Find out what child rights you have as a custody father and how to get them. Historically, fathers automatically custody of their children because it was all about economics. They were an integral part of providing for the family so fathers needed them to help tend to the farm and/or hunting.
However, once mothers started to demand their rights be acknowledged, as the primary caregiver, this all changed in the early 1960s. And since then, they have been given preference in custody battles.
In fact, some mothers go so far as to not allow them to see their children once there is a divorce or break up with their partner. Although there has been a shift in the depth of fathers’ rights, mothers still operate with the mindset of possessing their kids.
It’s because of this thinking, that many fathers tend to give up very early on, choosing not to engage in what they believe is an uphill battle. Fathers have equal rights to their children, in theory at least, giving them the authority to keep their children from their mothers too.
The legal term for a parent having the legal right to have their child live with them and/or the right to make major decisions for them is termed differently according to the state. Physical or residential custody also referred to as conservatorship, parental responsibility, refers to which parent the child lives with. Legal custody covers the parent’s authority to make decisions with respect to medical, school, and religion (in some instances).
Sole custody or full custody refers to the parent the child lives with most of the time while having access or visitation with the other parent.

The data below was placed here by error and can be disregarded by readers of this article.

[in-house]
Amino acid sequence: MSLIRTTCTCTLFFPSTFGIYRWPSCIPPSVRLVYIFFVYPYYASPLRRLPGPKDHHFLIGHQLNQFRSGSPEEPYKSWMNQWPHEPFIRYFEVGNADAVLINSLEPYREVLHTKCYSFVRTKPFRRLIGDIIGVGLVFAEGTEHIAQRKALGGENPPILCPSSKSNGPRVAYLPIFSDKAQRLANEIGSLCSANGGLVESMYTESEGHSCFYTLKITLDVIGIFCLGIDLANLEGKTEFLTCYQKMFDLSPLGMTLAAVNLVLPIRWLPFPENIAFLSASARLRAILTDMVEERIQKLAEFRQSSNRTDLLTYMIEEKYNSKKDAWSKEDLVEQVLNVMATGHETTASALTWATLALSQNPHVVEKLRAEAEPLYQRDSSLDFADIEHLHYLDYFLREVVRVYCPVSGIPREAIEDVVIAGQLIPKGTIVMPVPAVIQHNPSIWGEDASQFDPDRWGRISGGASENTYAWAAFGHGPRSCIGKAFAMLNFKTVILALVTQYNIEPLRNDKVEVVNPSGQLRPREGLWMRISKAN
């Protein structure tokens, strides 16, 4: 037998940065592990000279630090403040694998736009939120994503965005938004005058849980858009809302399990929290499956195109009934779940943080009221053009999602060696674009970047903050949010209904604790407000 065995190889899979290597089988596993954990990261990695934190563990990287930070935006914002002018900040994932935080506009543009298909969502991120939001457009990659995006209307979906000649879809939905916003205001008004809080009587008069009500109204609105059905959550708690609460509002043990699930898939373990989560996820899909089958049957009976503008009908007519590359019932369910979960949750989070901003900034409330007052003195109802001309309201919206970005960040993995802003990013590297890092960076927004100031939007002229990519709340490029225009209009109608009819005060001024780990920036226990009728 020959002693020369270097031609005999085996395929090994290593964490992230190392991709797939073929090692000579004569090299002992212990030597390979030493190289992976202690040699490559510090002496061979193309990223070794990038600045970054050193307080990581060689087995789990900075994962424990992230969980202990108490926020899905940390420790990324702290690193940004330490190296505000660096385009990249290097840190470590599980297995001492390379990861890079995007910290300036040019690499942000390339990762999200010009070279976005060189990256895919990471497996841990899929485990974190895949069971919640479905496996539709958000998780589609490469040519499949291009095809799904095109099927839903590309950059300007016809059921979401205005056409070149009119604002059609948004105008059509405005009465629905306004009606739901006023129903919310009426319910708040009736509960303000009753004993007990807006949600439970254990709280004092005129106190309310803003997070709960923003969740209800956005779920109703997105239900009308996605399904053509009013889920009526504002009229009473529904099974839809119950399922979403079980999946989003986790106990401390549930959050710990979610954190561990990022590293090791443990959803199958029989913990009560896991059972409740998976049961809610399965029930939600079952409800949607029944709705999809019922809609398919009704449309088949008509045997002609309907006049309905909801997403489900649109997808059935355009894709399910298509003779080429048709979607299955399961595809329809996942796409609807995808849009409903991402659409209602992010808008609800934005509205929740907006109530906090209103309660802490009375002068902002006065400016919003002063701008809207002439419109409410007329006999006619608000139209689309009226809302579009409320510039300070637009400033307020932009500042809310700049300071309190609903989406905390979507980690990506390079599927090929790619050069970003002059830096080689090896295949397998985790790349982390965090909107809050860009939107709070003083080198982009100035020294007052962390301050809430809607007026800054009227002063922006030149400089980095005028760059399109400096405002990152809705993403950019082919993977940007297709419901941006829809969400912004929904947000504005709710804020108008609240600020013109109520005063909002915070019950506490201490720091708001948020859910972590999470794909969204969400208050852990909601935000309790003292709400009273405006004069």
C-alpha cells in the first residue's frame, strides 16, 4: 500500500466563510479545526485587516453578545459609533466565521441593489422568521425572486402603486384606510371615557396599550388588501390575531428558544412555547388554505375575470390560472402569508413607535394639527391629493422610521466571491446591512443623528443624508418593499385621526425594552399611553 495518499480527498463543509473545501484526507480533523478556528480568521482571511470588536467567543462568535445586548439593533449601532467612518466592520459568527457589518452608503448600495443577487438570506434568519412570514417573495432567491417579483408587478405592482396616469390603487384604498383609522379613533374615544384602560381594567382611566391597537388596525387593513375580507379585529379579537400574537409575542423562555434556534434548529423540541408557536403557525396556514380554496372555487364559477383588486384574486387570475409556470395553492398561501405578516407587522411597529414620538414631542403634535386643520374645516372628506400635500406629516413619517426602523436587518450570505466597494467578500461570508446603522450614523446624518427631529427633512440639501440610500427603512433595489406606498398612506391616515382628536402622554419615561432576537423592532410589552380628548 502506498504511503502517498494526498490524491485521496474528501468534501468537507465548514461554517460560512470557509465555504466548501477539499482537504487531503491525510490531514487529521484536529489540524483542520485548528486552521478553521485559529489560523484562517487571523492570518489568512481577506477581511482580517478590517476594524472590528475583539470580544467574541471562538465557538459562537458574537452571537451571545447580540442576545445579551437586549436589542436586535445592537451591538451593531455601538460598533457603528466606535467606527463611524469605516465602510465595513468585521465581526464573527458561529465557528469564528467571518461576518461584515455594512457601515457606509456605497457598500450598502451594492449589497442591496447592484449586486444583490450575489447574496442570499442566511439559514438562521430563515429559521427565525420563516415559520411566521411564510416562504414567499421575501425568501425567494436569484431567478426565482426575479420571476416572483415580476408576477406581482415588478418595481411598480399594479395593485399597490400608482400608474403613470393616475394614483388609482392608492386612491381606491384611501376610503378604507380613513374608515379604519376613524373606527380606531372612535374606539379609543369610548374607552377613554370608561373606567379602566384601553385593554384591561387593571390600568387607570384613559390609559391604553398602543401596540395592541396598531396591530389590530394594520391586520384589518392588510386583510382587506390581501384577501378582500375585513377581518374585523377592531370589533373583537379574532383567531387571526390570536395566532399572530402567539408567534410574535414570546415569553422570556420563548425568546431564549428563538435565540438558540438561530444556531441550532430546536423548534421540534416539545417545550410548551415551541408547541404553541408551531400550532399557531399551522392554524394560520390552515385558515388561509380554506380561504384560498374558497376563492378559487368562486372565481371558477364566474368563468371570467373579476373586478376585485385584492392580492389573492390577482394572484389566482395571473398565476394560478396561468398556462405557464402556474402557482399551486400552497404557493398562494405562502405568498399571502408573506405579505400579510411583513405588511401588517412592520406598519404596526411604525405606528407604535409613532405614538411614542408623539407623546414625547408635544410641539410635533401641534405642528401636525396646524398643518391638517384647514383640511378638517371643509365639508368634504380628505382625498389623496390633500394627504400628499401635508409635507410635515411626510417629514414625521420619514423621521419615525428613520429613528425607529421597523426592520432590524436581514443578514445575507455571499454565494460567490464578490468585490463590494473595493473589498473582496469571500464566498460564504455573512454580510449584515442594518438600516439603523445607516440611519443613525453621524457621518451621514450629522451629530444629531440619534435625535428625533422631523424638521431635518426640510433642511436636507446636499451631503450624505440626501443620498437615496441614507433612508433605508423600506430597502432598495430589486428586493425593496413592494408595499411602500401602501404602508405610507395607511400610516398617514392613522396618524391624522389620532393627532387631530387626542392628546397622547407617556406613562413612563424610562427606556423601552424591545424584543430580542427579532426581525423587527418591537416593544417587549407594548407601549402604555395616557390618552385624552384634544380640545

Shared or 50-50 custody refers to situations where the child spends an almost equal amount of time or equal amount of time living with each parent.
Joint custody usually refers to instances where each parent has equal authority to make decisions with respect to medical, education, and religion.
Who is More Likely to Get Custody?
While there are more and more cases where custody fathers get sole or full custody or sole custody, it is can still be an exhausting feat oftentimes. It’s important to get the right legal advice on (a) learning strategy for full custody and (b) what it means to take full responsibility.
As opposed to mothers, where more than 60% of mothers get sole or full custody no matter what the circumstances.
There was a time when it was assumed that children should always remain with their mother in a divorce or breakup, under the Tender Years Doctrine, that is no longer the case. Again, in theory, dads have an equal shot, but in practice, this is not how it plays out. However, the majority of nations no longer adhere to this presupposition.
Although the factors that courts must examine when deciding custody arrangements vary from state to state, the underlying principles are still the same. It is the child’s safety and well-being that will be the focus of any court determination.
Custody mother rights are not a thing, in theory anyway, since the Tender Years Doctrine was abolished in the 1980s. However, the judges tend to still view mothers as the primary caregiver by deciding the best interests factor in their favor.
To date, mothers are far more likely to be awarded custody, no matter how “unfit” they are, than the most “fit” fathers. Mothers usually allege some sort of abuse, domestic or substance, to support their claim. This only serves to solidify their position in Family Court.
The way you prepare your custody case depends on several factors. But the one most critical aspect to keep in mind is whether you are the father suing for custody or defending a custody case.